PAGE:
When she meets Darcy, Elizabeth had spent the two years prior hiding from the men who killed her beloved first husband. Feeling herself destroyed by love, Elizabeth has no intention of loving again, certainly not with the haughty man who could do nothing but offend her in Hertfordshire.

In London, Elizabeth surprises herself by finding in Darcy a friend; even greater is her surprise to find herself gradually coming to love him and even accepting an offer of marriage from him. Newly married, they are just beginning to settle into their happily ever after when a condemned man on his way to the gallows divulges a shattering truth, a secret that contradicts everything Elizabeth thought she knew about the tragic circumstances of her first marriage. Against the advice of everyone who loves her, including Darcy, Elizabeth begins to ask questions. But will what they learn destroy them both?

Author Bio:

Amy D’Orazio is a former breast cancer researcher and current stay at home mom who is addicted to Austen and Starbucks in about equal measures. While she adores Mr. Darcy, she is married to Mr. Bingley and their Pemberley is in Pittsburgh PA.

She has two daughters who are devoted to sports which require long practices and began writing her own stories as a way to pass the time she spent sitting in the lobbies of various gyms and studios. She is a firm believer that all stories should have long looks, stolen kisses and happily ever afters. Like her favorite heroine, she dearly loves a laugh and considers herself an excellent walker. 

Contact Info: 
(Each website, where possible, is linked to the name.)


Facebook: Amy D’Orazio


Instagram: amydorazio


Buy Links:

The eBook will be available on Amazon, January 6th. I will try to get the link to you for the eBook as soon as I get it. The Paperback should follow in two to three weeks.

Blog Tour Schedule with Links A. D’Orazio 

  6 Jan My Jane Austen Book Club; Guest Post, Excerpt, Giveaway
  7 Jan Just Jane 1813; Review
  8 Jan Babblings of a Bookworm; Vignette, Giveaway
  9 Jan Every Savage Can Dance; Guest Post, Excerpt, Giveaway
10 Jan Tomorrow is Another Day; Review
11 Jan Savvy Verse & Wit; Character Interview, Giveaway
12 Jan Half Agony, Half Hope; Review
13 Jan Austenesque Reviews; Vignette, Giveaway
14 Jan Darcyholic Diversions; Author Interview, Giveaway
16 Jan From Pemberley to Milton; Review  
18 Jan Obsessed with Mr. Darcy; Review
19 Jan My Kids Led Me Back to Pride & Prejudice; Vignette, Giveaway  
20 Jan Diary of an Eccentric; Review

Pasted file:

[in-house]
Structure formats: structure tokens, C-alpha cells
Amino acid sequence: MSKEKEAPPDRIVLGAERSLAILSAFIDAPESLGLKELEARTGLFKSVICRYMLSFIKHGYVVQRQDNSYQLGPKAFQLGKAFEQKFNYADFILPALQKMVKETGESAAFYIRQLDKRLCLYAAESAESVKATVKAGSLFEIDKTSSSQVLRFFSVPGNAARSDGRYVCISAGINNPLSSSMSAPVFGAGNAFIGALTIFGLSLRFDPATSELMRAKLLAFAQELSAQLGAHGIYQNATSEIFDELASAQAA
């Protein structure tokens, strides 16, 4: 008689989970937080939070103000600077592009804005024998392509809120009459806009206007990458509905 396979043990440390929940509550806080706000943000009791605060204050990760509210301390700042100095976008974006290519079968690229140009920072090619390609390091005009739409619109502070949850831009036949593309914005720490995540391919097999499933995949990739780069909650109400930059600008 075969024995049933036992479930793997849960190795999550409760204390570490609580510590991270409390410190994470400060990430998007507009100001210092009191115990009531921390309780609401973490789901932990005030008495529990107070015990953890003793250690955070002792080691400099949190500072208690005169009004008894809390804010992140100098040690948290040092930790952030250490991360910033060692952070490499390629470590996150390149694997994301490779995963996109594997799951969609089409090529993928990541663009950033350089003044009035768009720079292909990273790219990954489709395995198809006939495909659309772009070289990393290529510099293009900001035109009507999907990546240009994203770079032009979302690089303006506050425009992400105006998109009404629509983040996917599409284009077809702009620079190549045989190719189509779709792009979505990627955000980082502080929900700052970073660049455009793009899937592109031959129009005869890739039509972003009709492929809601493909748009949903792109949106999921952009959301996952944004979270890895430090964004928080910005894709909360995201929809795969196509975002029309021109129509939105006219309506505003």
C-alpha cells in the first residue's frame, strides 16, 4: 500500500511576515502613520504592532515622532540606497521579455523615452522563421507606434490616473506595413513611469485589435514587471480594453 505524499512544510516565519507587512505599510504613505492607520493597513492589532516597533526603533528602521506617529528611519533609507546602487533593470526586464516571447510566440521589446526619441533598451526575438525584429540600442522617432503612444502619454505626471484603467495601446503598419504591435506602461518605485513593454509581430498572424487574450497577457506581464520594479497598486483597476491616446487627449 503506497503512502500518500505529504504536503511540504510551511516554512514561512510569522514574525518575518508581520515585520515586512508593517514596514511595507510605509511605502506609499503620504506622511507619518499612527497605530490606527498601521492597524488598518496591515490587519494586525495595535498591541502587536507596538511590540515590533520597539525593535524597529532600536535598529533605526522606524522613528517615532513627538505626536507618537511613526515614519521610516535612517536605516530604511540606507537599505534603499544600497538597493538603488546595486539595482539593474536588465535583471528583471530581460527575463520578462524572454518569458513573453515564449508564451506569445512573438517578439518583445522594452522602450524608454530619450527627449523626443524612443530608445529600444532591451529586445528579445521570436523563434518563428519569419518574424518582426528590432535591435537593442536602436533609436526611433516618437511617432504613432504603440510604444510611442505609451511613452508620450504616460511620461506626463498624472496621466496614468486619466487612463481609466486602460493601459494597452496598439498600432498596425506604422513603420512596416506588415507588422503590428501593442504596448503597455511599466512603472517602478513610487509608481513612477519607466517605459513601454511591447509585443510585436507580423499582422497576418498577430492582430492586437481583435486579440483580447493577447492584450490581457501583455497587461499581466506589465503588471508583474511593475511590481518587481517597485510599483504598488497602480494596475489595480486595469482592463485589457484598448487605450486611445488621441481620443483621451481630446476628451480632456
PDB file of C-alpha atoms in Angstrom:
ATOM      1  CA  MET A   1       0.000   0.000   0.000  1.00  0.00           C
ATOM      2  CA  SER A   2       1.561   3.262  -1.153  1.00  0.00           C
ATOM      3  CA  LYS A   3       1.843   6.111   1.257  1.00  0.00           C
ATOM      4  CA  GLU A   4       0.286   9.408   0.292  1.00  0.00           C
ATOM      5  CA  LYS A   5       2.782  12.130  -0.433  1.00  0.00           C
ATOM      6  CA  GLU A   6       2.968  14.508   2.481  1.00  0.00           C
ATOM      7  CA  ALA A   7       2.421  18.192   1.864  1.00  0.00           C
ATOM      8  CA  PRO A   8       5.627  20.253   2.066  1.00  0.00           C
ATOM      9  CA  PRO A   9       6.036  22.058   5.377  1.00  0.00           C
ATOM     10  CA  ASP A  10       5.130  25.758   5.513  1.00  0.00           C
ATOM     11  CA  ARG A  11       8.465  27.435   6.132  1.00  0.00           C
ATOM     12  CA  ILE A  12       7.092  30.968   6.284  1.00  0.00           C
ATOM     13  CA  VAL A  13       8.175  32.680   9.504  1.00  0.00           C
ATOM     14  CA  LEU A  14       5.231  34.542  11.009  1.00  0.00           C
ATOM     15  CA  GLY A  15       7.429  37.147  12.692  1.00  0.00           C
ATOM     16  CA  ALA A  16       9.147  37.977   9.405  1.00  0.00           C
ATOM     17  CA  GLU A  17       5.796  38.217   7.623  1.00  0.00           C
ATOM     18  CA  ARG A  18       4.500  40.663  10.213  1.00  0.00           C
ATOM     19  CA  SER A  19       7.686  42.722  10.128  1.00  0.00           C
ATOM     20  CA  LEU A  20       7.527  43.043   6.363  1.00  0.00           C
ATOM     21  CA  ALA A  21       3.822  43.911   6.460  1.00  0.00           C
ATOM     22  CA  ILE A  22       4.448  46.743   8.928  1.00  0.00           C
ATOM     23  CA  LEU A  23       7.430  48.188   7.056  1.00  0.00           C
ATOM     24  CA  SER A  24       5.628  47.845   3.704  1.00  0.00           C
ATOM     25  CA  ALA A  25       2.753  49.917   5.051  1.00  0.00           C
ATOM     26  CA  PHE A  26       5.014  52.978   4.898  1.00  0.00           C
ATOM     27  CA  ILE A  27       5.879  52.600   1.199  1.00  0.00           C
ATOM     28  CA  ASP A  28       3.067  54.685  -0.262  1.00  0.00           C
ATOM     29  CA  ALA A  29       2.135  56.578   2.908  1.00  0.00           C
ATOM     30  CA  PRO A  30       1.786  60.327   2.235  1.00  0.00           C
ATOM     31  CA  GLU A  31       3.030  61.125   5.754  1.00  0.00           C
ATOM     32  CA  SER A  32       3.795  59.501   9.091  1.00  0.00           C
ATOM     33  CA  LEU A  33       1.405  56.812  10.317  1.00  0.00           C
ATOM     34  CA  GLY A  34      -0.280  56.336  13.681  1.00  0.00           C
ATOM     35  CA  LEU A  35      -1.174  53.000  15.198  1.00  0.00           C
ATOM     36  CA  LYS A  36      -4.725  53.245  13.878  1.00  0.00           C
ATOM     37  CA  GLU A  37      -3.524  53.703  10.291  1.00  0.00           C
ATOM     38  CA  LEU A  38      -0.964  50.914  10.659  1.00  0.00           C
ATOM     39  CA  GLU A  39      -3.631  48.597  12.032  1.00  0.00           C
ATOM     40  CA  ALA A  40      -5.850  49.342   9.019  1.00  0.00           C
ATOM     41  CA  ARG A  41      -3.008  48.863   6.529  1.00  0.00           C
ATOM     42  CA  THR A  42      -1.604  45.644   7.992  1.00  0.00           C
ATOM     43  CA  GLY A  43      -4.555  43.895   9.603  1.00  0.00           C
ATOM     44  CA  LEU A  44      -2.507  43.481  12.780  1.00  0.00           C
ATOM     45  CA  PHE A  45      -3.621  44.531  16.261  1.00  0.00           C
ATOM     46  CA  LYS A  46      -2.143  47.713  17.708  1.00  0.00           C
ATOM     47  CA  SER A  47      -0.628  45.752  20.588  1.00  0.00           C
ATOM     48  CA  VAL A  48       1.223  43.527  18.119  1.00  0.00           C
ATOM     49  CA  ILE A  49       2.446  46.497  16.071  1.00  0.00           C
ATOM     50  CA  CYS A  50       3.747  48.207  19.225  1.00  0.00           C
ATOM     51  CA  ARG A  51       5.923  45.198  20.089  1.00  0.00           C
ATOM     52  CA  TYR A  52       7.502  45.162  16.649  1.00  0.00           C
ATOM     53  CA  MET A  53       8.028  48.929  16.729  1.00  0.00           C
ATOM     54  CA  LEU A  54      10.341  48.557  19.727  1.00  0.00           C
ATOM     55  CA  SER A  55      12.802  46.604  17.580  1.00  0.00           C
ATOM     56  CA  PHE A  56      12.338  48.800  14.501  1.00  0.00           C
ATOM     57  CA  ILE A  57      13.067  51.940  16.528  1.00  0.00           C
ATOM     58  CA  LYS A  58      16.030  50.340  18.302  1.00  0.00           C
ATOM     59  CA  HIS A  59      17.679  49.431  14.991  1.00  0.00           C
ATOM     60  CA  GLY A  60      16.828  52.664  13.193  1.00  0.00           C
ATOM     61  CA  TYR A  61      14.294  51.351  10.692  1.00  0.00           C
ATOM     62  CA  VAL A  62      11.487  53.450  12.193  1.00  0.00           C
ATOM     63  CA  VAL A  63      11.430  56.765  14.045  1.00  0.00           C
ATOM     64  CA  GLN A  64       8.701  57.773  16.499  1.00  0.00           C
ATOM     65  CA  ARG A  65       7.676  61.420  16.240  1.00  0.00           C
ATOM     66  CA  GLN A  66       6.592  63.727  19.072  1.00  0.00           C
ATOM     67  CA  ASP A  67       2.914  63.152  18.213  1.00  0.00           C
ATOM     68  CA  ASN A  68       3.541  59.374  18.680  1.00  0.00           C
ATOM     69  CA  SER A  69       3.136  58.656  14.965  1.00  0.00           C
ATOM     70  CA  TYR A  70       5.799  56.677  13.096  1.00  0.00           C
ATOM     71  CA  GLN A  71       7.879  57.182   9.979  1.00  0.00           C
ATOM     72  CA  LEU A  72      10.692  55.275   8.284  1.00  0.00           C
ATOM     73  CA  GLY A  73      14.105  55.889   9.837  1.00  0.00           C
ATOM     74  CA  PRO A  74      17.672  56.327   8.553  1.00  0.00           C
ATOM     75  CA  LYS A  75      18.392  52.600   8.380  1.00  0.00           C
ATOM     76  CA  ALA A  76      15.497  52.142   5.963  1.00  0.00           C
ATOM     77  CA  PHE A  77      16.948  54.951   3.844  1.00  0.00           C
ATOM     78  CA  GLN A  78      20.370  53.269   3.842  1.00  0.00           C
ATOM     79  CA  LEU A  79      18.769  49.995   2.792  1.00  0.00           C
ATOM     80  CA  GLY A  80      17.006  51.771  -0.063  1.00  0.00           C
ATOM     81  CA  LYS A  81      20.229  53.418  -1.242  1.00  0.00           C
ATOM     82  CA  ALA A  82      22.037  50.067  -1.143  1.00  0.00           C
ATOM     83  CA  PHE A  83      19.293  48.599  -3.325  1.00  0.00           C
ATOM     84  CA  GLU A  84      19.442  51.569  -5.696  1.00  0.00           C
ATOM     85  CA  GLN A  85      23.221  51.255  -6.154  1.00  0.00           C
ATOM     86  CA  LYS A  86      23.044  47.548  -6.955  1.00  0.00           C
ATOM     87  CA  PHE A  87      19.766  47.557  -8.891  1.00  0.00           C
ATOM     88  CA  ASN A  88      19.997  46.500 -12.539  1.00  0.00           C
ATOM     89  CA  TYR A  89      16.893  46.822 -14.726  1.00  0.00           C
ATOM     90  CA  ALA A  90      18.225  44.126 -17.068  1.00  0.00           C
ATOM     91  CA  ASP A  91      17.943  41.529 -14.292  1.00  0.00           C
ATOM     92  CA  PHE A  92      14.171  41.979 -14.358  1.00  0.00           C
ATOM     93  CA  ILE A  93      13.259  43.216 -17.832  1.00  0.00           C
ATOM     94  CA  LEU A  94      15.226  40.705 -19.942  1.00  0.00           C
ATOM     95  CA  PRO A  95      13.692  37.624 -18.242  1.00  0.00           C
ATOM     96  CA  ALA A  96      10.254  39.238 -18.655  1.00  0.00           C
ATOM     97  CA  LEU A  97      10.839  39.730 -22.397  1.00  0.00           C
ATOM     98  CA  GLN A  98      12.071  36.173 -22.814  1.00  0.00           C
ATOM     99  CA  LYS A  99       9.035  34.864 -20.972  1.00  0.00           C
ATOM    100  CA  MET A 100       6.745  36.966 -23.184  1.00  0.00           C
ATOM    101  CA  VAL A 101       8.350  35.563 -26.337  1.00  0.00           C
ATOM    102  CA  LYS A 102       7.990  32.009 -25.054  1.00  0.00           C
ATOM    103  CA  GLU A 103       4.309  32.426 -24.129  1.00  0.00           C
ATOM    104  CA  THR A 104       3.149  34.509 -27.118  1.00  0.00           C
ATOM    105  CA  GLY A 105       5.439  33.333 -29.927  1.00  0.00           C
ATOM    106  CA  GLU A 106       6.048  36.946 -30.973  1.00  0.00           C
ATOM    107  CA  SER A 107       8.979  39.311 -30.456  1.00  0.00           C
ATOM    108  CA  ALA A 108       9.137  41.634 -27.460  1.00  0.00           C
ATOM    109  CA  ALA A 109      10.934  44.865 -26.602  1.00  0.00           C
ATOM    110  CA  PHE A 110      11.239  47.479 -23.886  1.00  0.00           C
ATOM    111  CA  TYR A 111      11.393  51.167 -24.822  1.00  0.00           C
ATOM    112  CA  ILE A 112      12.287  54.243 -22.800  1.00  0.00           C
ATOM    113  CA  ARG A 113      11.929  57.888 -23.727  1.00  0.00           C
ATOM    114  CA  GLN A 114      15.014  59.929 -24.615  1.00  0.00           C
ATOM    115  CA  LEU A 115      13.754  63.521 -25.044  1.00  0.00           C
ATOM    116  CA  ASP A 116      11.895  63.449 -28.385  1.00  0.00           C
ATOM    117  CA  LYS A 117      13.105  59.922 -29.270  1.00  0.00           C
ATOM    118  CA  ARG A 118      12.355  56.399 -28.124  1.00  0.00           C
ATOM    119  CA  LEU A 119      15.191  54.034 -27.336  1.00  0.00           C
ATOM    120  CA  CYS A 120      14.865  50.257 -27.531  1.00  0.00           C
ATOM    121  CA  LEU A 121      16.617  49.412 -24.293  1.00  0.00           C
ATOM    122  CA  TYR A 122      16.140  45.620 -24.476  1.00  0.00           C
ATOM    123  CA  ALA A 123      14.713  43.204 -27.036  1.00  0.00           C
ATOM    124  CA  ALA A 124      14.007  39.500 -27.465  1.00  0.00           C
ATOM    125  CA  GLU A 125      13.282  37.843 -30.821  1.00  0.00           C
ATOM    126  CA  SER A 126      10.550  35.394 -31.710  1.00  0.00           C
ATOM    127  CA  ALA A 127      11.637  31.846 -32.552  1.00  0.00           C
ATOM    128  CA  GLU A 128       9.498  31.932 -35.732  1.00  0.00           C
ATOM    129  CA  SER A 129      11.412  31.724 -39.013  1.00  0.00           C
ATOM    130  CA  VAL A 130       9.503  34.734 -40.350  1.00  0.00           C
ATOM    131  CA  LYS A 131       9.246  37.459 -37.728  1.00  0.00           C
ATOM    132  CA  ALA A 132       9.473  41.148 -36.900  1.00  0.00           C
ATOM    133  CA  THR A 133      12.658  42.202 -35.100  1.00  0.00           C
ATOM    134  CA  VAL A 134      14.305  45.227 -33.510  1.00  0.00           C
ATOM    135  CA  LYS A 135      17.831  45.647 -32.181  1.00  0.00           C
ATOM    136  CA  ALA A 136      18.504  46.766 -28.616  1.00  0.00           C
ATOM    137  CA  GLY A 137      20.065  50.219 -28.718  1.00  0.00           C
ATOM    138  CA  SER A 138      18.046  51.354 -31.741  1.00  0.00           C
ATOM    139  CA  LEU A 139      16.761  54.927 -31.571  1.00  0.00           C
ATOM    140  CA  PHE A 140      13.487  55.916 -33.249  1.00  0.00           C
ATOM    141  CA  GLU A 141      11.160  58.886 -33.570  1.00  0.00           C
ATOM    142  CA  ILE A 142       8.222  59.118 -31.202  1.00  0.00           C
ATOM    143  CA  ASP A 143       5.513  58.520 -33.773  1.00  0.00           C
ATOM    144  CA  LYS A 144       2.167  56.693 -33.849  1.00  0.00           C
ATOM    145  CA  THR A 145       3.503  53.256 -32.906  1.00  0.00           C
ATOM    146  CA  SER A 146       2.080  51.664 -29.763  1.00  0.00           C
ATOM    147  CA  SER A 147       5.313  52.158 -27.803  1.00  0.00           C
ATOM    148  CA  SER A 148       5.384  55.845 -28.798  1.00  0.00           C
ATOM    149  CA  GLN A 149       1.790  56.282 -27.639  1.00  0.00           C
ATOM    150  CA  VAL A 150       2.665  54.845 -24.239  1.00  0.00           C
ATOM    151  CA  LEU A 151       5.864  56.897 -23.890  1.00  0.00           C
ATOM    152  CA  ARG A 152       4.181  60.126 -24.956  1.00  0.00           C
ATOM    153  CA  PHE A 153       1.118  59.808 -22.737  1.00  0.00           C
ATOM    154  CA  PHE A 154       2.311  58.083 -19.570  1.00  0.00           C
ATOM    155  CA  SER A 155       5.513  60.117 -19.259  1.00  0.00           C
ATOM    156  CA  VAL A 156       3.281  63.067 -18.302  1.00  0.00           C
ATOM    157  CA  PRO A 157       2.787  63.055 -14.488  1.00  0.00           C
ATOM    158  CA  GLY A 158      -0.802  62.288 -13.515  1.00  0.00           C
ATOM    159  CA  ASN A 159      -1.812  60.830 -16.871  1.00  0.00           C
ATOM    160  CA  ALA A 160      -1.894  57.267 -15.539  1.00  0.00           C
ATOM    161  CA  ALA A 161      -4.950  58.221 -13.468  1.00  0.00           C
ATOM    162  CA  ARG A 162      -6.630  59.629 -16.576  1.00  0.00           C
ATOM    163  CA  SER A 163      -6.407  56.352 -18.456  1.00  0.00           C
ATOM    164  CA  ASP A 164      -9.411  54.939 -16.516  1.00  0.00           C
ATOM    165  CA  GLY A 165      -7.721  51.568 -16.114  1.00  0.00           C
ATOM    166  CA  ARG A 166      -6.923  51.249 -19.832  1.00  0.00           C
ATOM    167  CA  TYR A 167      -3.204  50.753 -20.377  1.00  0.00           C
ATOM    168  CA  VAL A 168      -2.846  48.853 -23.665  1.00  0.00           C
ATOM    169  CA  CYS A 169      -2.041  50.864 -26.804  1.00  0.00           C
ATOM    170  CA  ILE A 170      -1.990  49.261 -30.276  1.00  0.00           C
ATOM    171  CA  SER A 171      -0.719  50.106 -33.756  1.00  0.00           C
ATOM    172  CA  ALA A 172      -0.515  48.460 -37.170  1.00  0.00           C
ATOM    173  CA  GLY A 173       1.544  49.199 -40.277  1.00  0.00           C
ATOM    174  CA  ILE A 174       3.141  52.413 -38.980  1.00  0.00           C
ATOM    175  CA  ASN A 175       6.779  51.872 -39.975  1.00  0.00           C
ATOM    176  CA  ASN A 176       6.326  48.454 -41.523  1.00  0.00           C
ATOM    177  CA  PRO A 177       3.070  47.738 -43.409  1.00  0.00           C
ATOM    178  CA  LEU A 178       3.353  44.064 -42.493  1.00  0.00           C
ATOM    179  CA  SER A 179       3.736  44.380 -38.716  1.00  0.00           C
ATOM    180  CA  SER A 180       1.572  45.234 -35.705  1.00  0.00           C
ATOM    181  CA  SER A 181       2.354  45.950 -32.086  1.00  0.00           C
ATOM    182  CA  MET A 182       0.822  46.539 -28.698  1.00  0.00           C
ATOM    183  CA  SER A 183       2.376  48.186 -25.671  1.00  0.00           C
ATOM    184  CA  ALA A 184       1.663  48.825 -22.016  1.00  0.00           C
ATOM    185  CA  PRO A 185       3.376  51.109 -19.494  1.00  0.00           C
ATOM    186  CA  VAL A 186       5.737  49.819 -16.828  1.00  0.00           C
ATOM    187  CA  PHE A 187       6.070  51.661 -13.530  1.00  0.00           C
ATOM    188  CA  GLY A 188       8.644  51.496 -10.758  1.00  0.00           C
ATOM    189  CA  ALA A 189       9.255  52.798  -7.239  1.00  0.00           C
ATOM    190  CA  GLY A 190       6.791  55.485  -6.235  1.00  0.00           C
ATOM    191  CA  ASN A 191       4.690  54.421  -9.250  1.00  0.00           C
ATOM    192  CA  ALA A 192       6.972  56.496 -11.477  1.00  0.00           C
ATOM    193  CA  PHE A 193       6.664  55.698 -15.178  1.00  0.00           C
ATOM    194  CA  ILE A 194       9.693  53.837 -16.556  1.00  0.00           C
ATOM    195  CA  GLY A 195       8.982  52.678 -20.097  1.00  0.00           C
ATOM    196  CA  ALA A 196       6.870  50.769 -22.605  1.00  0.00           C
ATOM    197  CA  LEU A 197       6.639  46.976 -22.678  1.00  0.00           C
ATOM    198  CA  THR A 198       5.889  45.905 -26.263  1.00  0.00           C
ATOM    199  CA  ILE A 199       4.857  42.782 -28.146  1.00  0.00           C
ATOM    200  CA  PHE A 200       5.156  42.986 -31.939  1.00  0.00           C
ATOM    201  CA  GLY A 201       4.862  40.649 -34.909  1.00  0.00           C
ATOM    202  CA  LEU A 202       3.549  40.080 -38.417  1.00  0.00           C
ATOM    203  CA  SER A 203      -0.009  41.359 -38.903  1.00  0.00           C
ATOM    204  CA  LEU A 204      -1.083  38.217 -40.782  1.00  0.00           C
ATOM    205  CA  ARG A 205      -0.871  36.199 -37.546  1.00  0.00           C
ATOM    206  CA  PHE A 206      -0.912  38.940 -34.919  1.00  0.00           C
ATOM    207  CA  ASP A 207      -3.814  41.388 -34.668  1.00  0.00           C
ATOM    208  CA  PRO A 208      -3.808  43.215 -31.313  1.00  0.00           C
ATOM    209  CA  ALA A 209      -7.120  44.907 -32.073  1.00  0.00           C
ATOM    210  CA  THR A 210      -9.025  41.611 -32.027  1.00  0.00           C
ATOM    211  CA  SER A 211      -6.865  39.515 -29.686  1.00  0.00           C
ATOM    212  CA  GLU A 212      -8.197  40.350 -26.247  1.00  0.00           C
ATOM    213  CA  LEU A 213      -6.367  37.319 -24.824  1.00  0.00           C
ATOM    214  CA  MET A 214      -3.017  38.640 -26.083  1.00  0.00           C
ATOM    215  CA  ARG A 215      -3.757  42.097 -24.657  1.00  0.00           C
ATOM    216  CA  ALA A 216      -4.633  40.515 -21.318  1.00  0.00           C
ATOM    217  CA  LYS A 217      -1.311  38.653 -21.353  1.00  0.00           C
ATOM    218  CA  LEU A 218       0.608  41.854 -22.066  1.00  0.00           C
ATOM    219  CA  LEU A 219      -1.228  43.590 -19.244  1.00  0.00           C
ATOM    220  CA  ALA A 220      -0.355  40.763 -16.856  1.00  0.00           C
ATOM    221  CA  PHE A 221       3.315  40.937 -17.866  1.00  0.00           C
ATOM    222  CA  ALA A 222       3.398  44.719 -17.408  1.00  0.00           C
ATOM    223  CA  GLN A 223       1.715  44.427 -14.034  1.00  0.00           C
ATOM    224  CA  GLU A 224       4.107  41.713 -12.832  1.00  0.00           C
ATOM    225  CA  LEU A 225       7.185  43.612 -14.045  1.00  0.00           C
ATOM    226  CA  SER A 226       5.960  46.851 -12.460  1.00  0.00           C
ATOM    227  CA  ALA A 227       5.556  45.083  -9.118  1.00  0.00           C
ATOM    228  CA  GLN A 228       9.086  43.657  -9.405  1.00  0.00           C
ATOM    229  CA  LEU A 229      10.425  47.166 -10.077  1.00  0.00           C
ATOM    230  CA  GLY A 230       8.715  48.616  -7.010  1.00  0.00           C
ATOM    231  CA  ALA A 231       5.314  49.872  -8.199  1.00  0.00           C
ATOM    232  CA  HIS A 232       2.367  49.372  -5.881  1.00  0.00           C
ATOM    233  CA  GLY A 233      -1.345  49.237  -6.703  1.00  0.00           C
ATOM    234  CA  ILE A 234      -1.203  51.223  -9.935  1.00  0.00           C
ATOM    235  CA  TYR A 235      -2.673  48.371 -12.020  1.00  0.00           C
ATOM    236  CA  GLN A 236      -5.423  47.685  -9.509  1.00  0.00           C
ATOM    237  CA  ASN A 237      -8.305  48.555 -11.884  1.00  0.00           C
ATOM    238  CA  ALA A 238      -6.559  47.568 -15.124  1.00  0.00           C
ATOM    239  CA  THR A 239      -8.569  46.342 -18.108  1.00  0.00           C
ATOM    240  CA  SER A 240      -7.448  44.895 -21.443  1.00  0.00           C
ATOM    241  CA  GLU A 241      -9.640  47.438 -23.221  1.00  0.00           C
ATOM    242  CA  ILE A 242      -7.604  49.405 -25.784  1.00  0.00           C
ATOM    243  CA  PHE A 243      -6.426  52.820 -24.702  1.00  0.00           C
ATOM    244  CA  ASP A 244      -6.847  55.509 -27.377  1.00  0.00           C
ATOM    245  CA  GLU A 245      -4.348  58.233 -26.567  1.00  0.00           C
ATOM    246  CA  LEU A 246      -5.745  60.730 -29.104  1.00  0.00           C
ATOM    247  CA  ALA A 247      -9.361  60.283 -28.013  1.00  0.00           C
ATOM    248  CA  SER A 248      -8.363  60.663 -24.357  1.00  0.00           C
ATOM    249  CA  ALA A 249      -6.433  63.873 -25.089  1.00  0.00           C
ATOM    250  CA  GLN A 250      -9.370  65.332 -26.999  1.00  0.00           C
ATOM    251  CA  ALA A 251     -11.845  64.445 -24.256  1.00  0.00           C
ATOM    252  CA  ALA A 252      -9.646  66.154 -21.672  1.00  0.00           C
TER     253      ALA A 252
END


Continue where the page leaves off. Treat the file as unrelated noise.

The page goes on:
21 Jan More Agreeably Engaged; Vignette, Giveaway


  1. I think I will like Viscount Saye

    1. Thank you Vesper! I am a bit in love with him myself! I like to include him in everything I write!

    2. I certainly enjoyed meeting Viscount Saye as well!

  2. Great interview, ladies. I guess we aren't the only ones, who had been introduced to JAFF through Pamela Aidan's Darcy Trilogy. :) And viscount Saye is the best. ;)
    Thanks for the giveaway. Congratulations on the release of your book, Amy.

    1. Thank you Kate! I consider Pamela Aidan as the sort of grand dame of JAFF -- I read her books at least once a year!

    2. How people find JAFF is always fascinating to me. There are many fun stories here on DD from a wide variety of readers and writers about how they discovered a fun obsession.

  3. Thanks for such a fascinating interview ladies. Like Amy, my first introduction to JAFF was Pamela Aiden's trilogy, which I found on Audible several years ago. I stumbled upon the wider online JAFF community more recently, three years ago. My original introduction to the books of Jane Austen herself was 50 (yes really!) years ago now via the 1940 film of P&P.

    Amy's debut published novel sounds so different to any other variation I've come across during my time as part of this community and it's one I'm really looking forward to reading. Sadly, I haven't read any of her works published on the forums as I simply don't have the time to fit that sort of thing in around life, reading and following blog tours like this. However, a lot of people I've got to know during the past few years, and whose opinions I respect a lot, speak very highly of Amy's writing.

    Viscount Saye sounds like such a fun character from what Amy says here and from a vignette posted earlier in the tour. He seems to be the perfect foil for the somewhat stoic Darcy. Regarding Elizabeth, am I right in thinking that she's about the same age here as she was in canon, but has had a somewhat different past?